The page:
The year in review: Nick Vile

  • Marketing
  • January 17, 2011
  • StopPress Team
The year in review: Nick Vile

It's been fairly tough going for the out-of-homers over the past few years. But, with the numbers now going in the right direction, the Rugby World Cup expected to up demand substantially and OMANZ starting to regain its teeth, there seems to be a bit of optimism—and even industry cohesion—afoot. Adshel's new sales director Nick Vile, who took over from Pauline Hanton late last year, speaks his piece.

1) Favourite campaign(s)

McCafe's 'steaming' Adshel, a first for New Zealand. The custom built execution featured a steaming coffee cup, fit with a built in steam machine that released steam in bursts throughout the day. The L&P Nothing Much campaign really appealed to my sense of humour, and once again, it was a good example of Adshel being able to complement a broadcast medium.

Youtube Video

2) Least favourite campaign(s)

Of course, any campaign that doesn't include Adshel is our least favourite, but I would have to say that there has been some great creative over the last period across all media as client budgets return to a sense of normality.

3) Best brand

From a general market point of view, it is hard to go past Air New Zealand and the fantastic work they have been churning out. The onboard safety demo is gold and I have never seen so many people engaged in a presentation that was previously largely ignored. But for us, it would have to be the Progressive brands. Progressive enlisted Adshel as the main media channel to promote its Midweek and Weekend Windbacks in 2009. Since then it has booked back to back campaigns and the research showed it achieved some of the best results we have seen, with 57 percent of our sample recalling seeing the campaign up on Adshel, and 72 percent saying it had encouraged them to visit one of the three Progressive supermarkets.

4) Best stoush

Watching the Telecom XT drama unfold was definitely intriguing, and I thought that their response with the Paul Reynolds TVC was brilliant. Defusing the drama with a bit of humour always works. At one point in the TVC when he is attempting to make a call I actually thought, oh no, they've stuffed this up as well.

5) Heroes

Adshel's clients and business partners who participated in our Adshel Christmas promotion. Over 950 people donated an Adshel panel to one of twenty-five charities across Australia and New Zealand. The panels donated went up on the streets last year and, based on the exceptional response we decided to bring the promotion back for 2010.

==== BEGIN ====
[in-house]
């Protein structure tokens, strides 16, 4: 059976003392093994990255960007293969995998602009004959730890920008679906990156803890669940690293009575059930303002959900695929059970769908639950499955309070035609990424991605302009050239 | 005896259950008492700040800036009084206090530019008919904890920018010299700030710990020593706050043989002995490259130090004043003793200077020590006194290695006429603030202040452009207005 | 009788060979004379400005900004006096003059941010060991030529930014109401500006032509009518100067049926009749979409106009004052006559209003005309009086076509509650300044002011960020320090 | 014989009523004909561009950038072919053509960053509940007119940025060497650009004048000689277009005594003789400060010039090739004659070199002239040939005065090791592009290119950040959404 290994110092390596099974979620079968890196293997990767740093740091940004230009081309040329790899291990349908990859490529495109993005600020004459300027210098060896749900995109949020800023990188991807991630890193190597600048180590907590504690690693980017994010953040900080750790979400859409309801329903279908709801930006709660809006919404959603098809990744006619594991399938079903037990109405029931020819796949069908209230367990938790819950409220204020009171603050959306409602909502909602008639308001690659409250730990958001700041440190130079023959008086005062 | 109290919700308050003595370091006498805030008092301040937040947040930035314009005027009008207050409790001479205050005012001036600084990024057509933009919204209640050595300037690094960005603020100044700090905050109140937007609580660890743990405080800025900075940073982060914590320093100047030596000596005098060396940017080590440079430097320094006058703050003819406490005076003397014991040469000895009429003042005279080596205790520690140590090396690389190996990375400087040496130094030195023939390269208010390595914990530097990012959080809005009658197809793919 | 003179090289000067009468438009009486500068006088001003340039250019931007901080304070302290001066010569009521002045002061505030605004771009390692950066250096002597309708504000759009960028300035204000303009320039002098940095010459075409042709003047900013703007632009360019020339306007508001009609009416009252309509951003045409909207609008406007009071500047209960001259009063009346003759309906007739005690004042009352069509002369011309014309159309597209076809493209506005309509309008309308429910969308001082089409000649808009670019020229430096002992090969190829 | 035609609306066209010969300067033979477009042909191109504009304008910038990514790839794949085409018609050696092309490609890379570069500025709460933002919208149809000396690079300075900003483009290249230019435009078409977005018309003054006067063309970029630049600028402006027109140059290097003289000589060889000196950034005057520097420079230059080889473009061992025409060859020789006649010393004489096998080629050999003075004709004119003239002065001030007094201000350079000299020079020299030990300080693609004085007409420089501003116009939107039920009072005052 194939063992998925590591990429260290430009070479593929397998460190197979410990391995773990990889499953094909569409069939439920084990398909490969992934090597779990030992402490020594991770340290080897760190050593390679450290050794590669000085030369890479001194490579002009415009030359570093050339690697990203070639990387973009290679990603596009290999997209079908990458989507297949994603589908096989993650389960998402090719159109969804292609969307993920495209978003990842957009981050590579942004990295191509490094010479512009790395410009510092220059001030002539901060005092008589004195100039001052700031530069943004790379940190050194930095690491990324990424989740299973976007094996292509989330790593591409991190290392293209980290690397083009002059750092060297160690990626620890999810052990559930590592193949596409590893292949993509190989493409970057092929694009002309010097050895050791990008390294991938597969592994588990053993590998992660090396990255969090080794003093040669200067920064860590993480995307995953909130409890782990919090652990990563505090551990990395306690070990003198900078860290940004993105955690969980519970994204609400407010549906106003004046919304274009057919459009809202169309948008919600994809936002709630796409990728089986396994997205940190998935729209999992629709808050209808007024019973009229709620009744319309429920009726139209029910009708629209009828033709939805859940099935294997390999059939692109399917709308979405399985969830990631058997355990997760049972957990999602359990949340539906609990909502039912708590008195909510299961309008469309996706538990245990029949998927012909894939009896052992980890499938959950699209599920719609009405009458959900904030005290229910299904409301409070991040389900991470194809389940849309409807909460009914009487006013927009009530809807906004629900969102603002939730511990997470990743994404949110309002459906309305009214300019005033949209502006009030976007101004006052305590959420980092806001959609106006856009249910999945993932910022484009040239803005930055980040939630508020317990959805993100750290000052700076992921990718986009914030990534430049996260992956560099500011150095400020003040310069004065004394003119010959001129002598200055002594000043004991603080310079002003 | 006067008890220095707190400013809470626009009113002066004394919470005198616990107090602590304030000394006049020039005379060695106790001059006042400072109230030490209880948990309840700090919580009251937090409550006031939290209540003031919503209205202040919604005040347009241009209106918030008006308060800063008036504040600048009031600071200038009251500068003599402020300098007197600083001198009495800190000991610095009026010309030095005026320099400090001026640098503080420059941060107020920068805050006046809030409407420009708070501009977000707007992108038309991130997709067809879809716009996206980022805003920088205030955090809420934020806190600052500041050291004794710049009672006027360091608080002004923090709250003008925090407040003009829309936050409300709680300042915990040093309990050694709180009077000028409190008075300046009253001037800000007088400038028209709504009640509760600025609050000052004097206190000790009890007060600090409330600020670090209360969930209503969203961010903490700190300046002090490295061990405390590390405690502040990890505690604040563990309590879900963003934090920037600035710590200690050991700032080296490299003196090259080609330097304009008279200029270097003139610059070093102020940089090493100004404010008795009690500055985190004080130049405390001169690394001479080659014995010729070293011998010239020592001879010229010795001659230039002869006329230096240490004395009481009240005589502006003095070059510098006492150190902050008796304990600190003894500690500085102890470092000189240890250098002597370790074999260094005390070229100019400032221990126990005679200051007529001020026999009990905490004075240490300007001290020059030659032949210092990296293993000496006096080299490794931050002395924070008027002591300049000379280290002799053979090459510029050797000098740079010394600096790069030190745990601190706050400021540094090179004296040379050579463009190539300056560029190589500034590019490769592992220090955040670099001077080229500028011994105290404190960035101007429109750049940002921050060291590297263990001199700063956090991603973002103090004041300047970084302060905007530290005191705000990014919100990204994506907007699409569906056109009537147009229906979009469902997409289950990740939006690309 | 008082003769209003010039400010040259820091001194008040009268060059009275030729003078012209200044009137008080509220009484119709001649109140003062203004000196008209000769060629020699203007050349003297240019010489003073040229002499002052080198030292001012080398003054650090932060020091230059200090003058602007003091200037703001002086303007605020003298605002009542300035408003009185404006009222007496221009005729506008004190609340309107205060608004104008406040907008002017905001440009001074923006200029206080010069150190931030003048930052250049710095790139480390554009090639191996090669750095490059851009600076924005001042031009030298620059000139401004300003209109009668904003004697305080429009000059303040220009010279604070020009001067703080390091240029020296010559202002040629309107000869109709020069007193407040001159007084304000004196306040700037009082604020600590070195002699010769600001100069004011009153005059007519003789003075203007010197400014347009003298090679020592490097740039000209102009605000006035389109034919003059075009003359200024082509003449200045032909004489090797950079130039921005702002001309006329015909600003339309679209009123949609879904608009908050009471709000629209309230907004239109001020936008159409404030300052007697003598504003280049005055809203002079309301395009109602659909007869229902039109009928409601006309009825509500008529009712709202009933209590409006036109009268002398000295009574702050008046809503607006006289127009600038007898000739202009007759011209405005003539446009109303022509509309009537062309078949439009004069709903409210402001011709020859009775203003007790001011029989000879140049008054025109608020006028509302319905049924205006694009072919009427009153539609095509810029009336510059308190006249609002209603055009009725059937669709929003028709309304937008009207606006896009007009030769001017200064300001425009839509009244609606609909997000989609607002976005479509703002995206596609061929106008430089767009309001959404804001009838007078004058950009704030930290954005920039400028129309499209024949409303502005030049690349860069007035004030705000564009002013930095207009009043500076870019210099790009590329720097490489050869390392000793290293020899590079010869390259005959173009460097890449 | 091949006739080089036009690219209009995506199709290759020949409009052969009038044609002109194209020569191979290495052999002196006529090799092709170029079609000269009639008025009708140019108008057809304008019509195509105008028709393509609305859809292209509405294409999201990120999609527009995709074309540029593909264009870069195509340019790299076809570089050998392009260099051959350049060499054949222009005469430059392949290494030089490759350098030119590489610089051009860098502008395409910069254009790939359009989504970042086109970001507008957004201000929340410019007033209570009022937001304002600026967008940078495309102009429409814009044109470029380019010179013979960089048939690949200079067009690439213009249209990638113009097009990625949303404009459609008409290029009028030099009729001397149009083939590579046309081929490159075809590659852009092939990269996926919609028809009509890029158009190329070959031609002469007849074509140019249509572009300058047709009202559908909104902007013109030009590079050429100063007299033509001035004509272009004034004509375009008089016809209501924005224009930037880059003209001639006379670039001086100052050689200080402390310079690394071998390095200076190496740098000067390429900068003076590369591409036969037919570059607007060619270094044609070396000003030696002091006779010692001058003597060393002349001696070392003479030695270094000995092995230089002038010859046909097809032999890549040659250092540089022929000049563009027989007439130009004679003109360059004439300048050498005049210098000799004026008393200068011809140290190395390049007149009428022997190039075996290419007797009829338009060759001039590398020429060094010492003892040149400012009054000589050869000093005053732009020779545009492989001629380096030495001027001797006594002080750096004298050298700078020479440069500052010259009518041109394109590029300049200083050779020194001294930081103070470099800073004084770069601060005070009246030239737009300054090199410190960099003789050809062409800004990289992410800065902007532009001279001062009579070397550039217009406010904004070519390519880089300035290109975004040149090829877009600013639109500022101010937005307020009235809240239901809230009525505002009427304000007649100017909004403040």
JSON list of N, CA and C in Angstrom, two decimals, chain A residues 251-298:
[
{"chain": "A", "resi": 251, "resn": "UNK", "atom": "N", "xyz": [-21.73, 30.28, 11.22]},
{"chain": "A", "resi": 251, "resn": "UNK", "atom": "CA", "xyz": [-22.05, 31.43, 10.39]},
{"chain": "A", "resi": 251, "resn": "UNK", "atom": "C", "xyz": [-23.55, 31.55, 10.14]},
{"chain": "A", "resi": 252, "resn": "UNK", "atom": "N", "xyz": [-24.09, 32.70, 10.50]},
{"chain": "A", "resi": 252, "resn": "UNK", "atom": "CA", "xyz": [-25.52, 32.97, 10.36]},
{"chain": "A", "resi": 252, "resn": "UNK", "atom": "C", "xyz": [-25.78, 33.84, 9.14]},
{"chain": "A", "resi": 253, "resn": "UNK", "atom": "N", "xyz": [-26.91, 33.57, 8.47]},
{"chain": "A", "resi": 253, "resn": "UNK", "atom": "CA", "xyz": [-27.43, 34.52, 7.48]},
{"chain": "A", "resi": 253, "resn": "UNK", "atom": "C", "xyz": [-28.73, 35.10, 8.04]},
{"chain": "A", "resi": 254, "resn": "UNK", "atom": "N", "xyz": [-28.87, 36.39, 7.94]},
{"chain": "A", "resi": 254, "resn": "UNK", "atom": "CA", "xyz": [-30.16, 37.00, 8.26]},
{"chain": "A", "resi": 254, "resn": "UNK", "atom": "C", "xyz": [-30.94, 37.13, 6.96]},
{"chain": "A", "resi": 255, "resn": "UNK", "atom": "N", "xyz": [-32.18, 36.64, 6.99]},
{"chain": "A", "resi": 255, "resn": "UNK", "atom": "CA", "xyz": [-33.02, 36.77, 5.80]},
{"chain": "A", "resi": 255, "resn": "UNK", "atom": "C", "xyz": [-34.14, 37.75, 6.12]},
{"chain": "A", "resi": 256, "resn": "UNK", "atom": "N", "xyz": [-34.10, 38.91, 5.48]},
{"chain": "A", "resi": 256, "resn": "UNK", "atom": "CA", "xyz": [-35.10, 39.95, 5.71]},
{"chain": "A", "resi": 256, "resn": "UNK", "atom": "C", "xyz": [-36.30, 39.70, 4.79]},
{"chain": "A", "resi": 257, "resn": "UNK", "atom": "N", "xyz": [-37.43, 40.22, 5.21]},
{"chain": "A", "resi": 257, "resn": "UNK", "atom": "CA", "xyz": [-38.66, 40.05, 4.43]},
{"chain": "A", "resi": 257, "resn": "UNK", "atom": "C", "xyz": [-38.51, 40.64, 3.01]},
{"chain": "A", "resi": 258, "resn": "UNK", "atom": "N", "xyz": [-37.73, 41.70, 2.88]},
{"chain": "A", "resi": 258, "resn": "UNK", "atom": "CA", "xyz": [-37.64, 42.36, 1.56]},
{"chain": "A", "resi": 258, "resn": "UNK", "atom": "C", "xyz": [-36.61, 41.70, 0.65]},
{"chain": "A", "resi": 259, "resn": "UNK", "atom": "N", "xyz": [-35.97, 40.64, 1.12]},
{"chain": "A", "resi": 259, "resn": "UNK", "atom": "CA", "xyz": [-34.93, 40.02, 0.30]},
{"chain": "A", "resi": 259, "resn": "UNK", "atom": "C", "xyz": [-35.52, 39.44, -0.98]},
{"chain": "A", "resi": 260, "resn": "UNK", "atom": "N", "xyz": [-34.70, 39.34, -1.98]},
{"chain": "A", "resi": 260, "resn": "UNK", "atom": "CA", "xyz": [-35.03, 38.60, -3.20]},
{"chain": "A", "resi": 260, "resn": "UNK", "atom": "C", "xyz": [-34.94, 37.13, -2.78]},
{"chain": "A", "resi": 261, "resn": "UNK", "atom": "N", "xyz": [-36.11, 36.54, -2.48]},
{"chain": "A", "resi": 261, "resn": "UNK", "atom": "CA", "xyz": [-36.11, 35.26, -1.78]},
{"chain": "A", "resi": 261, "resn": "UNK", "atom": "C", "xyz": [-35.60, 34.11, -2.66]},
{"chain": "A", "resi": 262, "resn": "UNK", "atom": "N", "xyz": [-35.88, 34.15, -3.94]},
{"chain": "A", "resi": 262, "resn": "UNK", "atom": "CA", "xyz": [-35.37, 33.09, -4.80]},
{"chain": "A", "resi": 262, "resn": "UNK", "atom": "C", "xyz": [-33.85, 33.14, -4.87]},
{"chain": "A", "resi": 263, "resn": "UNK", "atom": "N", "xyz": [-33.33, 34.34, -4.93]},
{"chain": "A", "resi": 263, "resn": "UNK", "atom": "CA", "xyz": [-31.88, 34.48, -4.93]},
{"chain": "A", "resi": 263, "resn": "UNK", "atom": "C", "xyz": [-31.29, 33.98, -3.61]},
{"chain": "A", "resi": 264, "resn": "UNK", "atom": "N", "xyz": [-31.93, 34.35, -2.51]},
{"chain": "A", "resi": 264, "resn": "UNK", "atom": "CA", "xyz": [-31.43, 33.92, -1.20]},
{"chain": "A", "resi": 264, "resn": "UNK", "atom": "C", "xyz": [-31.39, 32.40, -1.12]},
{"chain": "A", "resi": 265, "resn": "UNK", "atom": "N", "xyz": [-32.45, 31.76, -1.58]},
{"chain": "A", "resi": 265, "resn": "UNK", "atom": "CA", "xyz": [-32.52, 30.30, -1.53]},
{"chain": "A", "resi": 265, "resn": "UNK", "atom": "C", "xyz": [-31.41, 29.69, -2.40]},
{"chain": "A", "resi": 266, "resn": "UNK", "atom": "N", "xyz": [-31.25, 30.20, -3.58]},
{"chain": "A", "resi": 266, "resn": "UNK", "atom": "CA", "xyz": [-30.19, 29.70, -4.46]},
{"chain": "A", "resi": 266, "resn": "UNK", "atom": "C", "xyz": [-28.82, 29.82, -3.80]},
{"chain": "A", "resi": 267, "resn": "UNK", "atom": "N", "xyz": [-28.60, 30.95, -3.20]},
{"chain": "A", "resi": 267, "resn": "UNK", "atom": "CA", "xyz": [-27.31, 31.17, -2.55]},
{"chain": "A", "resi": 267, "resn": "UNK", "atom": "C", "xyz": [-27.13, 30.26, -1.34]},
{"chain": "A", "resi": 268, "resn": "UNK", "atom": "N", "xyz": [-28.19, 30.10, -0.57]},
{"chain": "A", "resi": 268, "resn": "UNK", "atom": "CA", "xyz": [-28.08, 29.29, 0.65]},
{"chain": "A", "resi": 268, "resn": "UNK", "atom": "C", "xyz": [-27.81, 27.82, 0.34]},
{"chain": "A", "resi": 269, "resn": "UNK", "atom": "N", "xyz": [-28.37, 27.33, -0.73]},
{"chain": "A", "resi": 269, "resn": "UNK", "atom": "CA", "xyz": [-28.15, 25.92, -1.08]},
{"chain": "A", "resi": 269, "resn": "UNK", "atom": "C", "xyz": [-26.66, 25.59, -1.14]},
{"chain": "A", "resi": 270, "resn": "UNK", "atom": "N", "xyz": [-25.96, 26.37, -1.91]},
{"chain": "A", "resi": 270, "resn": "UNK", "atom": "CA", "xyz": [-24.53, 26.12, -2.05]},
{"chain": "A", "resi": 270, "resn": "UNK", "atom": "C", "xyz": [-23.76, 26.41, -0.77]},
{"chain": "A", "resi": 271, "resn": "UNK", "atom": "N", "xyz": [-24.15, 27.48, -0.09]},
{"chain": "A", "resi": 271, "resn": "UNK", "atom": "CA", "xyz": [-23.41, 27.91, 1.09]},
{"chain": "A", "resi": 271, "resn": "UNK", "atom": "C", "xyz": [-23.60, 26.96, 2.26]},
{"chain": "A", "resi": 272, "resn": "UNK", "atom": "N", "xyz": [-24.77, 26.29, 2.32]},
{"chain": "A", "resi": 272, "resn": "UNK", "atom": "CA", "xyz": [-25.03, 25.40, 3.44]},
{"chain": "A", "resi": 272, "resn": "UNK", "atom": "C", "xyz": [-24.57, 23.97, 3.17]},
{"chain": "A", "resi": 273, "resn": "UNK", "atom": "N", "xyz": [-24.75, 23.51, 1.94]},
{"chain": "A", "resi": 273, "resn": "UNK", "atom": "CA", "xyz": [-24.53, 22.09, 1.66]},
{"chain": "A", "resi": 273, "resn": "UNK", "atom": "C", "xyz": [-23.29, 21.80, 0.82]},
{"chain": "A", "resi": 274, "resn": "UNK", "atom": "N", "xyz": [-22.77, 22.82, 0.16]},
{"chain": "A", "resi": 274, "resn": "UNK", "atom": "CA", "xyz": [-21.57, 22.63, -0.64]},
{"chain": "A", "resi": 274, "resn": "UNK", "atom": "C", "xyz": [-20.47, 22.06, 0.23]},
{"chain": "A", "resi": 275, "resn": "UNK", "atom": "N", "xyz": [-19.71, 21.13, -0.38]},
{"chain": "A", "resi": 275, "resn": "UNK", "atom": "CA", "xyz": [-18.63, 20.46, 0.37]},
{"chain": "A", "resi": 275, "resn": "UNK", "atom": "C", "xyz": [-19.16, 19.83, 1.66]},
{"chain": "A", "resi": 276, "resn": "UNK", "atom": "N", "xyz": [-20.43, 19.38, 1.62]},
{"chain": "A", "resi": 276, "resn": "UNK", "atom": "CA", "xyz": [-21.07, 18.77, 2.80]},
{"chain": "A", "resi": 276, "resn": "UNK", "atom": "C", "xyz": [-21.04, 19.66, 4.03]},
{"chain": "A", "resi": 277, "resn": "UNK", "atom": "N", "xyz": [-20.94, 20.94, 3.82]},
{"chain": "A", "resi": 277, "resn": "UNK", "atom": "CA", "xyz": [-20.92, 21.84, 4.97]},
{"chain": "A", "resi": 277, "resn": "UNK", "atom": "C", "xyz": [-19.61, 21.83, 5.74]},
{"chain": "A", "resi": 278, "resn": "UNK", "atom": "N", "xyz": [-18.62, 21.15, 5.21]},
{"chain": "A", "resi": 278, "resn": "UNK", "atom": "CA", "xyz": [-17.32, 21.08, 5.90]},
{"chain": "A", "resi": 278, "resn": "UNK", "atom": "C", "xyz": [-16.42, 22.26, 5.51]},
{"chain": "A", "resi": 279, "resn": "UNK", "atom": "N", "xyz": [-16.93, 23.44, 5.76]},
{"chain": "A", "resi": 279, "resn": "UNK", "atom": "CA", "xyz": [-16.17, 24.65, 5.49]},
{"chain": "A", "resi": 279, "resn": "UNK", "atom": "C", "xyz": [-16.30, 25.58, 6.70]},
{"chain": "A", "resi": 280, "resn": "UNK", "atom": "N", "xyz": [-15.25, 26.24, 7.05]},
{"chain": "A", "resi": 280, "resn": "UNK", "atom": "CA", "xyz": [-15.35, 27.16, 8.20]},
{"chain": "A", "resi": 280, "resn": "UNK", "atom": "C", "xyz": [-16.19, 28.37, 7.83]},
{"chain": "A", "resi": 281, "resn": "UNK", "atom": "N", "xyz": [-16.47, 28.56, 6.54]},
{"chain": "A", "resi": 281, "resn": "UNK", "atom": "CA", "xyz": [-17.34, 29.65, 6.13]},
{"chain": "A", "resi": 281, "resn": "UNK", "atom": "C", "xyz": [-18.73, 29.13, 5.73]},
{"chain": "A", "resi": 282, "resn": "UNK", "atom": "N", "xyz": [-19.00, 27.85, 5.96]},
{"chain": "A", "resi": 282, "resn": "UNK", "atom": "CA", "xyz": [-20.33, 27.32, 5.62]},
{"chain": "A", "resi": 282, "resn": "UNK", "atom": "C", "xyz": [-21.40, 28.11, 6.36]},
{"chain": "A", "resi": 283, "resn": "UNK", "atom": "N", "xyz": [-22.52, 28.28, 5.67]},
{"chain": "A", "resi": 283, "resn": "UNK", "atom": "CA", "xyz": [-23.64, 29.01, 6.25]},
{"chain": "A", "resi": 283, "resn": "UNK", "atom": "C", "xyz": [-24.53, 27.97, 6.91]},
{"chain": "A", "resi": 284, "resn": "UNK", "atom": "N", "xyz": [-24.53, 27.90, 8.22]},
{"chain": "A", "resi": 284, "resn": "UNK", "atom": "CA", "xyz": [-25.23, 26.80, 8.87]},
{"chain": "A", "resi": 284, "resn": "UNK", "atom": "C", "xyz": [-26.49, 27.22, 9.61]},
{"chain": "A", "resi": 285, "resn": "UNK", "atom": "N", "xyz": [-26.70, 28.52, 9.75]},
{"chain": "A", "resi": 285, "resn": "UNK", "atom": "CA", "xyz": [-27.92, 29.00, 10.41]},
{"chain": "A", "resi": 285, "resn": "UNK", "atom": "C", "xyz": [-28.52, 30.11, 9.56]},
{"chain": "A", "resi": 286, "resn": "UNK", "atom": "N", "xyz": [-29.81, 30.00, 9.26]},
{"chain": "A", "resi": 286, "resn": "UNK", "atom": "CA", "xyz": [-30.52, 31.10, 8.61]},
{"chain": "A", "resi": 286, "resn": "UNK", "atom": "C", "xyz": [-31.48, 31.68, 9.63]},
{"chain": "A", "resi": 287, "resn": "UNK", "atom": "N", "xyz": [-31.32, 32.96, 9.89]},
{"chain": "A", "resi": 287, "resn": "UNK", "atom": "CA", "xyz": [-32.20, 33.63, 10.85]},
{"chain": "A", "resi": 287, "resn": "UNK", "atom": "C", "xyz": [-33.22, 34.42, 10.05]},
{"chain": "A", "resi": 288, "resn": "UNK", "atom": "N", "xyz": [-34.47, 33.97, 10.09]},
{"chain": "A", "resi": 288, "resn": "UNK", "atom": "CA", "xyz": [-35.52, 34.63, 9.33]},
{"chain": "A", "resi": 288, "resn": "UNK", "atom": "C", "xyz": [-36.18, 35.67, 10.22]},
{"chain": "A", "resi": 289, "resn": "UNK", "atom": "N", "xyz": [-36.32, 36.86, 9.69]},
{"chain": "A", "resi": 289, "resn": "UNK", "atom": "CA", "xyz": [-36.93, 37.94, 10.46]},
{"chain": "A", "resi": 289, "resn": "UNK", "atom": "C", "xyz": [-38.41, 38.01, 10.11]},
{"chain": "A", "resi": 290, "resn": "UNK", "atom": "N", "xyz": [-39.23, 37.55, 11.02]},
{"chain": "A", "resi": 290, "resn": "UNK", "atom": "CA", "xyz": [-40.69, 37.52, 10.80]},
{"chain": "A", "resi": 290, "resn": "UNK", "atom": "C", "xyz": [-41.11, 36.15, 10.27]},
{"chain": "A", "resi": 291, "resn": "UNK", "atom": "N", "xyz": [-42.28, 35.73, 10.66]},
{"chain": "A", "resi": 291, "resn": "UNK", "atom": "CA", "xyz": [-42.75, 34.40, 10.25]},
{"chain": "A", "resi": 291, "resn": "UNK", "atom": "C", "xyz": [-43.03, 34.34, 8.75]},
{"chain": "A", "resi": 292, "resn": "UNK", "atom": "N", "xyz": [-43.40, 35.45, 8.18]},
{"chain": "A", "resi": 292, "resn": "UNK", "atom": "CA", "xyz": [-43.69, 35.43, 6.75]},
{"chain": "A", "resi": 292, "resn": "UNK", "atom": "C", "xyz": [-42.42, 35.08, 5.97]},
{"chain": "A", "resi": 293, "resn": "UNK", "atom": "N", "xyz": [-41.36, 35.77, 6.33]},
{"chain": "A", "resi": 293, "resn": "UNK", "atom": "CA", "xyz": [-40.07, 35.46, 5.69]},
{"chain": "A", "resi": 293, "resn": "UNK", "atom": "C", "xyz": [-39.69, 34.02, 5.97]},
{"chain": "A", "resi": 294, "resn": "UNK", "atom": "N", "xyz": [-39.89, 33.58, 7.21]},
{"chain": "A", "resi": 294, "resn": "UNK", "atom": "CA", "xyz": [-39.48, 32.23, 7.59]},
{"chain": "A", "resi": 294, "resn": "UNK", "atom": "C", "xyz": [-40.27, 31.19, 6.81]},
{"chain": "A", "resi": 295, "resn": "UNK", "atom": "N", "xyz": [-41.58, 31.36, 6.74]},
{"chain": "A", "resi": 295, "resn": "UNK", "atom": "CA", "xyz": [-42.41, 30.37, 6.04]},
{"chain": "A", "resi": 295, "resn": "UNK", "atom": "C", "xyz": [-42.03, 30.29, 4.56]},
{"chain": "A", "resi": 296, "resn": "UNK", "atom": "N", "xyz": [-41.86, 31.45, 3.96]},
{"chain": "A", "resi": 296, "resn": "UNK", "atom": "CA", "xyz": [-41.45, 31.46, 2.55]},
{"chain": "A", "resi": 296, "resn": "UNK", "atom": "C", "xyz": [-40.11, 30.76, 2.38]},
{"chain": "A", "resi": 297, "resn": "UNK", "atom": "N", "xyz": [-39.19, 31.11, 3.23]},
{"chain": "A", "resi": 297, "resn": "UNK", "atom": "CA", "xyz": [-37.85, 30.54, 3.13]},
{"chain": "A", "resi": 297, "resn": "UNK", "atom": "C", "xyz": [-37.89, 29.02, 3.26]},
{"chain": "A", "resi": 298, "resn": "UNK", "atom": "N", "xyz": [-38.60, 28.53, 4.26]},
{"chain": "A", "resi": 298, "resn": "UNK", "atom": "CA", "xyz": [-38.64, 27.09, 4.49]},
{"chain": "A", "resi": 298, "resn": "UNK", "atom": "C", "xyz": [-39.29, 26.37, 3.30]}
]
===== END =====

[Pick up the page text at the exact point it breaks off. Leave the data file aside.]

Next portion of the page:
6) Villains

Litterers. The 'Albie' campaign for the Kiwi charity Sustainable Coastlines featured a disturbing photo of the decomposing remains of a bird, with its stomach filled with pieces of plastic. It was designed to challenge the way people think about and deal with their rubbish in New Zealand. Such a great campaign and so much impact.

7) Most memorable marketing moment

Once again from an Adshel point of view, taking a market lead in May this year with the launch of our Mobile offering, a first by a New Zealand out-of-home operator. We were able to deliver some fantastic results and levels of engagement for our inaugural client Fly Buys. We predict this side of the business is a big growth opportunity for 2011.

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Whittaker's divides the court of public opinion – but all for a good cause

  • Advertising
  • February 22, 2019
  • Caitlin Salter
Whittaker's divides the court of public opinion – but all for a good cause

On Monday, Whittaker’s launched its latest novelty chocolate-lolly mash up with a chocolatey answer to retro bakesale treat coconut ice. The Coconut Ice Surprise chocolate has a twist though, 20c from each block goes to Plunket – a charity which New Zealanders agree is a worthy cause. However, to relate the chocolate to the charity, Whittaker's has built the campaign around baby gender reveal parties, causing a backlash from the public who argue gender norms have expanded beyond blue for boys and pink for girls.

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